Dancing with the Stars: stage is new, but the band and Brooke Burke are still awful

Dancing with the Stars returned last night with a massive new three-story set–with more staircases and no dangling Christmas lights!–and an impressive new cast who went through the first-episode motions well. Sadly, the ABC series also retained its worst elements.

The first is its absolutely horrific music; I’m now thinking it must just be a joke, because it’s so out of tune and painful to listen to. Last night, the band and its singers mangled Taio Cruz’s “Dynamite” in an almost indescribable way during The Hills star Kristin Cavalleri’s performance. Listen and judge for yourself, but you might want to get something to mop up the ear blood first.

Co-host Brooke Burke is also still awful. Samantha Harris provided a lot of entertainment, mangling words and doing things such as holding the mic up to Marlee Matlin’s mouth as she signed. Brooke is mostly just bland and awkward. Last night, she asked severely burned Iraq war veteran J.R. Martinez if he could have ever have imagined himself dancing in front of a national audience, which is sort of asking him if he ever predicted he’d be injured in combat and then rise to fame after becoming a motivational speaker and occasional actor.

Meanwhile, Brooke, who is now going by Brooke Charvet, is involved in a lawsuit that is a lot more interesting than any question she’s ever asked the contestants. According to The Smoking Gun, Brooke “entered into endorsement and commercial contracts worth nearly $600,000 with Better Health Beverage, producer of underWAY. But after banking $312,500, Burke alleges in a federal lawsuit that Better Health recently defaulted on payments due to her.”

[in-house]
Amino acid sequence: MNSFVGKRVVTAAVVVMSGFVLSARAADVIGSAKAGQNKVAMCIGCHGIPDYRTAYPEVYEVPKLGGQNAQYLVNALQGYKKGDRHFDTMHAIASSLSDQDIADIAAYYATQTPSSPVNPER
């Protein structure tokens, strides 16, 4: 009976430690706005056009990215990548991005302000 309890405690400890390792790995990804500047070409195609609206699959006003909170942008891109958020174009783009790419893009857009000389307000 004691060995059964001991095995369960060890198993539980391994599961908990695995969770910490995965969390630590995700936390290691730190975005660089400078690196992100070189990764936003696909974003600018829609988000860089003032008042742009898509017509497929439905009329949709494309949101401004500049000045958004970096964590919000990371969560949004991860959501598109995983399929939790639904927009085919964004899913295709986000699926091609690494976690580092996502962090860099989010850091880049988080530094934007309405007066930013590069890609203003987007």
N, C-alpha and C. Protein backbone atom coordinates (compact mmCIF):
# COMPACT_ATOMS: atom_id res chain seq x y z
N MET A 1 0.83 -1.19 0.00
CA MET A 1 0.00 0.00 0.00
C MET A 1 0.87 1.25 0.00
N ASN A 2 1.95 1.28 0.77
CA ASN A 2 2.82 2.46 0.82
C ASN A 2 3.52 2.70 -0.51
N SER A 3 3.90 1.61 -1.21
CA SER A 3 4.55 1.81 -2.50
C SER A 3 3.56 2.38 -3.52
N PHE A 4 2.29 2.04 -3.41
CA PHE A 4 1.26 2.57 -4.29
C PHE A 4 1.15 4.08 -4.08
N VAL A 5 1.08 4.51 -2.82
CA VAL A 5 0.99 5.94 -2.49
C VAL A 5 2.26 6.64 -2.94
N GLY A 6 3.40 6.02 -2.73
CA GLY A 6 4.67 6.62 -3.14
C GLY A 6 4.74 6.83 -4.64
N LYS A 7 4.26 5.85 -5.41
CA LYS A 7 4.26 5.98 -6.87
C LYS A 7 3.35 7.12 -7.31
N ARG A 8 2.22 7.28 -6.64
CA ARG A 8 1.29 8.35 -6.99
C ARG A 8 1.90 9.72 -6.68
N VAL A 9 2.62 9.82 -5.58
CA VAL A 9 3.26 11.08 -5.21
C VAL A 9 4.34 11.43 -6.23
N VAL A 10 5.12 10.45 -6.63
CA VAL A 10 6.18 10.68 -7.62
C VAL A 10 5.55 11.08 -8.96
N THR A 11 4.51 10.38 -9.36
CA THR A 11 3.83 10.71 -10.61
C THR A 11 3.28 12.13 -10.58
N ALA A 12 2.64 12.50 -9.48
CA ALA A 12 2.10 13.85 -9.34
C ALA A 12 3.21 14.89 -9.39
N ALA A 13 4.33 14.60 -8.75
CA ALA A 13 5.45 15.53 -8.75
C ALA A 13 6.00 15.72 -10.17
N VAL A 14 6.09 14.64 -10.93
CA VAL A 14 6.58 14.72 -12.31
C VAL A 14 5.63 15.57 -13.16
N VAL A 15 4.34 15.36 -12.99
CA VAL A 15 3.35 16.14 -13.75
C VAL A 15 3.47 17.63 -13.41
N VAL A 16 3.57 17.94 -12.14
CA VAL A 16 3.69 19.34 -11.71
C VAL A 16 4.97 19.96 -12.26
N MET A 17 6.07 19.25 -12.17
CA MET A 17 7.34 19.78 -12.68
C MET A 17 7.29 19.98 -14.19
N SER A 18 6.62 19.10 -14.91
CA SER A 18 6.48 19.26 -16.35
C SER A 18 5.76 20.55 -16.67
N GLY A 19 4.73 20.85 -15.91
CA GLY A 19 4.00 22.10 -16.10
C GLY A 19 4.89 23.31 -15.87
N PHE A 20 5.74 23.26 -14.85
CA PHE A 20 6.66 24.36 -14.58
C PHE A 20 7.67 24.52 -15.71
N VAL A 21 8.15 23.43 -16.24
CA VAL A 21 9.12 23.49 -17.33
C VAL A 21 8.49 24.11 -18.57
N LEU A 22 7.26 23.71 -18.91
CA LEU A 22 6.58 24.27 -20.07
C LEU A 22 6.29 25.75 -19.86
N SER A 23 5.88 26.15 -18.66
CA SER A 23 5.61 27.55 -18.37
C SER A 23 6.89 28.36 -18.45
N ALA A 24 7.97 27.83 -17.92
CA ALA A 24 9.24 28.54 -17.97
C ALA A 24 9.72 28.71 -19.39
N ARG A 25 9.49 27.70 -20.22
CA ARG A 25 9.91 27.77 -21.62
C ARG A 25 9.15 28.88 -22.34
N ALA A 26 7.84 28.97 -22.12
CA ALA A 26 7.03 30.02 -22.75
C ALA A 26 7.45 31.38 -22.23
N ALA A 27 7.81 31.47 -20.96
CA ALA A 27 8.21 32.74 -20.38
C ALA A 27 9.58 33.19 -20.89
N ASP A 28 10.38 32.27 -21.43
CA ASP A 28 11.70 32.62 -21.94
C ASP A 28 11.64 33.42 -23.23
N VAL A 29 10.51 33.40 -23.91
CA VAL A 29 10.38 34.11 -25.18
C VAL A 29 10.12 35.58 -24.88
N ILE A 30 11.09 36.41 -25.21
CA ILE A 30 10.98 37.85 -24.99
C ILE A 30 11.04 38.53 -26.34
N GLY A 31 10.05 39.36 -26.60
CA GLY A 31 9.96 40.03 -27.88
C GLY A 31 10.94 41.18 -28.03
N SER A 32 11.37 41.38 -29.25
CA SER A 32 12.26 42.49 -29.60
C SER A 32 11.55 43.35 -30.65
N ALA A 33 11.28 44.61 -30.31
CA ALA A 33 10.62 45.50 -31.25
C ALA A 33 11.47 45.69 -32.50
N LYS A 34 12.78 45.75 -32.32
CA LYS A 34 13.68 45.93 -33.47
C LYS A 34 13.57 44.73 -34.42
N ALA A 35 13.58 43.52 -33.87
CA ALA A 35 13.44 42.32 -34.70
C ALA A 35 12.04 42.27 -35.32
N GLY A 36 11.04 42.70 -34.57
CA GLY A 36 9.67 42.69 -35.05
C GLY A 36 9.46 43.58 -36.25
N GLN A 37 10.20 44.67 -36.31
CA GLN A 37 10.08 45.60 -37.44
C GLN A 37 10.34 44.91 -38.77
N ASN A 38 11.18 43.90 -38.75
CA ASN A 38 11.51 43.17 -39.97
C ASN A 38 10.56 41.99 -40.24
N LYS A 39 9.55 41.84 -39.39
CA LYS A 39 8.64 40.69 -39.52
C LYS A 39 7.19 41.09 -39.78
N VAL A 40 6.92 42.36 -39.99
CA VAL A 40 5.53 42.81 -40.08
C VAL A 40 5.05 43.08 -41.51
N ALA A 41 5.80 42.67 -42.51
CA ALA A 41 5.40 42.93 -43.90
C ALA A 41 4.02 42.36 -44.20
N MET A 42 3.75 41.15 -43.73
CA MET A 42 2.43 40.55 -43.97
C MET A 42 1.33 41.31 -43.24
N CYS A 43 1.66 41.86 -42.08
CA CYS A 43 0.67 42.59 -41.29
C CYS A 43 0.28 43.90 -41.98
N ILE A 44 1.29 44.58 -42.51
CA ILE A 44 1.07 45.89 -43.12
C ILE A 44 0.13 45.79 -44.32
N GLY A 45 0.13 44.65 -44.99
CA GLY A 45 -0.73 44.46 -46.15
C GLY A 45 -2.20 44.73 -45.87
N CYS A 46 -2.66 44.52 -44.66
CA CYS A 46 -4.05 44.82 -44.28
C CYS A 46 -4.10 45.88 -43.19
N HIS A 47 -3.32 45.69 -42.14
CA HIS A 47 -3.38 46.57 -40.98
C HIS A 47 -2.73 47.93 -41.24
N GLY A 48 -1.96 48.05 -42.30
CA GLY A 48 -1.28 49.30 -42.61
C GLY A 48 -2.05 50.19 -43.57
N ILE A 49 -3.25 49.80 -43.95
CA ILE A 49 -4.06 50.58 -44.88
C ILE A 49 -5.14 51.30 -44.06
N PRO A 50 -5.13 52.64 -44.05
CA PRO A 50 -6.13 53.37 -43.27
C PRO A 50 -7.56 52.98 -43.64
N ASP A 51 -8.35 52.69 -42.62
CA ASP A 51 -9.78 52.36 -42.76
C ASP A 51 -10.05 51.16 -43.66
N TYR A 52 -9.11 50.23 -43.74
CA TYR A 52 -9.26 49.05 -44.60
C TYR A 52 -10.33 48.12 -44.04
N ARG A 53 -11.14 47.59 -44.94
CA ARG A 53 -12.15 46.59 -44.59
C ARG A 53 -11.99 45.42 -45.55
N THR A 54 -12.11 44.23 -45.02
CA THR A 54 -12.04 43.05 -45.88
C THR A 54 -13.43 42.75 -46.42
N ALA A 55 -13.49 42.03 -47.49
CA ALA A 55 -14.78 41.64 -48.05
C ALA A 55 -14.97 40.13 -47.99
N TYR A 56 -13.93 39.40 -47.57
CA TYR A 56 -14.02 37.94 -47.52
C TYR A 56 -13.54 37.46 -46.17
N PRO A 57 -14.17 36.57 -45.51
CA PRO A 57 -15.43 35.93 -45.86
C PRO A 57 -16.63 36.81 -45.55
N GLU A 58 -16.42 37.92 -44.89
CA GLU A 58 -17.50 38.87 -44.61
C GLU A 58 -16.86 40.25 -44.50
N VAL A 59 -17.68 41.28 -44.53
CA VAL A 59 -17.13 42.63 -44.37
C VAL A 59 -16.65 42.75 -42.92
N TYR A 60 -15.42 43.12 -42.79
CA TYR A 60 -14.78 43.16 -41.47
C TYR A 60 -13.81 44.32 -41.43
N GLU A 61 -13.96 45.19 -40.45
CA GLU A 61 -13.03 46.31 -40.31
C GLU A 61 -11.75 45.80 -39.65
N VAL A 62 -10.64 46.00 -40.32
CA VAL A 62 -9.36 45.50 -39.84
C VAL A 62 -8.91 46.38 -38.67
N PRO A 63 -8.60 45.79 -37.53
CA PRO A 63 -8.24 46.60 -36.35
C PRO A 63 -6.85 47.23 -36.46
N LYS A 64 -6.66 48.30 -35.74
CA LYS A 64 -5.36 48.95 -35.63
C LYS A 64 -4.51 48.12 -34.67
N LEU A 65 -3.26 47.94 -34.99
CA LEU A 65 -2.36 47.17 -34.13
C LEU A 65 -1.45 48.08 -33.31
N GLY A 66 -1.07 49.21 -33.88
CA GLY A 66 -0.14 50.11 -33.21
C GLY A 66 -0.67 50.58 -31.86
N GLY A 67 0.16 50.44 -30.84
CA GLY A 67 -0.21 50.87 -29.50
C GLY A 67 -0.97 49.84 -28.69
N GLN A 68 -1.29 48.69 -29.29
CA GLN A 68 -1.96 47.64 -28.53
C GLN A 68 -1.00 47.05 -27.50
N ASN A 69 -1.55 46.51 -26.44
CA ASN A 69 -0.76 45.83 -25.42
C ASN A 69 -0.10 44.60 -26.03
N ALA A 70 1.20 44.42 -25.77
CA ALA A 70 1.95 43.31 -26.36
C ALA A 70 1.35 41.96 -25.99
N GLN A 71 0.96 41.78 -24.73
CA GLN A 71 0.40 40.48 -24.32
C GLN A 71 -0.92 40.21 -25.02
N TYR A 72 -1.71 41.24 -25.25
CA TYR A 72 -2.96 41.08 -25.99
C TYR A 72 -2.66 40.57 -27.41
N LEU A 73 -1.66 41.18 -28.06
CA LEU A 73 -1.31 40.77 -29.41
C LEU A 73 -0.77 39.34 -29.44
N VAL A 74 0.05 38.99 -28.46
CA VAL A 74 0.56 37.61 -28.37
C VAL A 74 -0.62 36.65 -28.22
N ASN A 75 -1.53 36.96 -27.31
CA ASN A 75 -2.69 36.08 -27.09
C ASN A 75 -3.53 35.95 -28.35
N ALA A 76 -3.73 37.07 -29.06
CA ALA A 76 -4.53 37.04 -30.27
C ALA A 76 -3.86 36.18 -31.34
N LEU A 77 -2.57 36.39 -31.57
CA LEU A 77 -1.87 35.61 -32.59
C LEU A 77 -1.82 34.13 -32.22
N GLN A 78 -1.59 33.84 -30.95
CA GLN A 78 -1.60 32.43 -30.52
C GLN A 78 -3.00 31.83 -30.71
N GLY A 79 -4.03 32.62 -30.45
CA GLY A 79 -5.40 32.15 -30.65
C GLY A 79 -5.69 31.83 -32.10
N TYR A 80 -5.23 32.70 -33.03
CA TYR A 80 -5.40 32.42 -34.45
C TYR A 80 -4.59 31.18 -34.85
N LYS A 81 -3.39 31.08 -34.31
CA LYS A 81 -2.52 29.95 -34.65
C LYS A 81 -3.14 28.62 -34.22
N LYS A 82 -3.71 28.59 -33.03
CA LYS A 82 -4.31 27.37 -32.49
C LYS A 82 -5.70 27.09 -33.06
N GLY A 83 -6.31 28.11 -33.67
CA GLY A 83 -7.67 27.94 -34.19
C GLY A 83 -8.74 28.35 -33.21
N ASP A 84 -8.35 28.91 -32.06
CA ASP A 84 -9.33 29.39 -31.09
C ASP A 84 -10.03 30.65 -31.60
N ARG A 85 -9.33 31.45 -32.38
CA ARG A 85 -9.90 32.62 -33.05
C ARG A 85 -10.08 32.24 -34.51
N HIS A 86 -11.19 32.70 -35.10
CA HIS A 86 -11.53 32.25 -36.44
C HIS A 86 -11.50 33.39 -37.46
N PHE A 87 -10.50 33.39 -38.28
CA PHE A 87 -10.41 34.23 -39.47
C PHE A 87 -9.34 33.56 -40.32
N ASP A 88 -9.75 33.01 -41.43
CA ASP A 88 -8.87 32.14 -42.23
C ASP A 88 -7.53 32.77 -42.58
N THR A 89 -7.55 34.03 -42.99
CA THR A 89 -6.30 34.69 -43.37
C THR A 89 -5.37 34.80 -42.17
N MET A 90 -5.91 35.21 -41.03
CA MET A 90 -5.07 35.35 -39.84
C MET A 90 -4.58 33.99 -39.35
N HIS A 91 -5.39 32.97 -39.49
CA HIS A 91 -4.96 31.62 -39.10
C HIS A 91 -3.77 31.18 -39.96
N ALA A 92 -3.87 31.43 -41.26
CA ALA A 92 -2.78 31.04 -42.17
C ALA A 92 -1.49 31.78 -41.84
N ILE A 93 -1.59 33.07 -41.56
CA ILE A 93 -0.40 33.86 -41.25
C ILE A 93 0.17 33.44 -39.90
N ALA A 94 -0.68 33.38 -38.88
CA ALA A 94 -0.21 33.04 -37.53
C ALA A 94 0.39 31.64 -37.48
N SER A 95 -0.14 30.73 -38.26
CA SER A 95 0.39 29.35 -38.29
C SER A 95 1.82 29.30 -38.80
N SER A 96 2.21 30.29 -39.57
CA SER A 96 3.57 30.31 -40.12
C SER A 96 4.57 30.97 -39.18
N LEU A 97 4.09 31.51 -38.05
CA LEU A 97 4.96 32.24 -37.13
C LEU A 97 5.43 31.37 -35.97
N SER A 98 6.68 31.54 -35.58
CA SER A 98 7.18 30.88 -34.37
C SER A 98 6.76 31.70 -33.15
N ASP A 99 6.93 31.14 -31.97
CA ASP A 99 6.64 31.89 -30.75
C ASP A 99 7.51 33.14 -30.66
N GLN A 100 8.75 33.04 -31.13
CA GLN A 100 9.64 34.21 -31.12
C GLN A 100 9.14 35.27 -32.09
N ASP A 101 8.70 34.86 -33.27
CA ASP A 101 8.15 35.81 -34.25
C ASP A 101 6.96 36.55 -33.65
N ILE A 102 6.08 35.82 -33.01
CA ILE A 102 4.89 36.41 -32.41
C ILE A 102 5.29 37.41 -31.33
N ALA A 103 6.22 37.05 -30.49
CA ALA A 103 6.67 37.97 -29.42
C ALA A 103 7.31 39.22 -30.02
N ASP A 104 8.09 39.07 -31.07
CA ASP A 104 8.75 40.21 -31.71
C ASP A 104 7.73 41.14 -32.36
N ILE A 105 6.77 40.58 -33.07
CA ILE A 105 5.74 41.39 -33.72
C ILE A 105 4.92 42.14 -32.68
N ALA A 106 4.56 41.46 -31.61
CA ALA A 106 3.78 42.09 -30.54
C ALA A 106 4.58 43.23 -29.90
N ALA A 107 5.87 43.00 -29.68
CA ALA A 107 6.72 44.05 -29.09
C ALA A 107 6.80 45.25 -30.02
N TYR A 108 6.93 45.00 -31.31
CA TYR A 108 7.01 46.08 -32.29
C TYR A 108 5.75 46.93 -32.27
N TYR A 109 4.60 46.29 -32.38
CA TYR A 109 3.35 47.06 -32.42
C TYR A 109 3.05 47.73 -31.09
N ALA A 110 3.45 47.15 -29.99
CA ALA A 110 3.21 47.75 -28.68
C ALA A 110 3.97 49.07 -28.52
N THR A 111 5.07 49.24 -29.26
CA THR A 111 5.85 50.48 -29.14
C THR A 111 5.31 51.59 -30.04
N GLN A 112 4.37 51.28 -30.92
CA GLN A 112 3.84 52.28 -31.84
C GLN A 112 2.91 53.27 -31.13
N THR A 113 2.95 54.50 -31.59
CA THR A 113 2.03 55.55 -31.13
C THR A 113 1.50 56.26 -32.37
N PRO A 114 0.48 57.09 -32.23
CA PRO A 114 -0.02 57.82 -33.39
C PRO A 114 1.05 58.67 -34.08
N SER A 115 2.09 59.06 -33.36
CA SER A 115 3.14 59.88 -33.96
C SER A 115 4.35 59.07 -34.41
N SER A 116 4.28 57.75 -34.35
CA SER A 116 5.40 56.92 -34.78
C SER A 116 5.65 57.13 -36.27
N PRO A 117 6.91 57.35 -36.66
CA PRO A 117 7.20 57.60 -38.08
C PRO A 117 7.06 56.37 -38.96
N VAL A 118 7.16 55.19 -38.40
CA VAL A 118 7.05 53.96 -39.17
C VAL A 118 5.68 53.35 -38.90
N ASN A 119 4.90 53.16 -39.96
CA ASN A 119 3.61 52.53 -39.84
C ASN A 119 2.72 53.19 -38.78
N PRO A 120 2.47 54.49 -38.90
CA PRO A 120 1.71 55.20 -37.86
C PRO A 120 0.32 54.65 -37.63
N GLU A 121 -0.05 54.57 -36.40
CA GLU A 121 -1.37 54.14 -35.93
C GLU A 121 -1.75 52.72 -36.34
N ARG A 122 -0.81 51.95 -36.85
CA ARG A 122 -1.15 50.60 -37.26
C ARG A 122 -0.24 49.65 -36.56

An excerpt of that lawsuit shows that Brooke’s contract required her to deliver “a minimum of six (6) mentions or public consumption shots of the Products through tweeting, blogging, on-air mentions, press or video interviews, or being photographed by paparazzi holding Products in public places.” So, she was being paid to shill underWAY, which describes itself as the first true appetite suppressant supplement drink. If only she’d do that instead of asking questions.

about the writer

Andy Dehnart is a journalist who has covered reality television for more than 15 years and created reality blurred in 2000. A member of the Television Critics Association, his writing and criticism about television, culture, and media has appeared on NPR and in Playboy, Buzzfeed, and many other publications. Andy, 36, also directs the journalism program at Stetson University in Florida, where he teaches creative nonfiction and journalism. He has an M.F.A. in nonfiction writing and literature from Bennington College. More about reality blurred and Andy.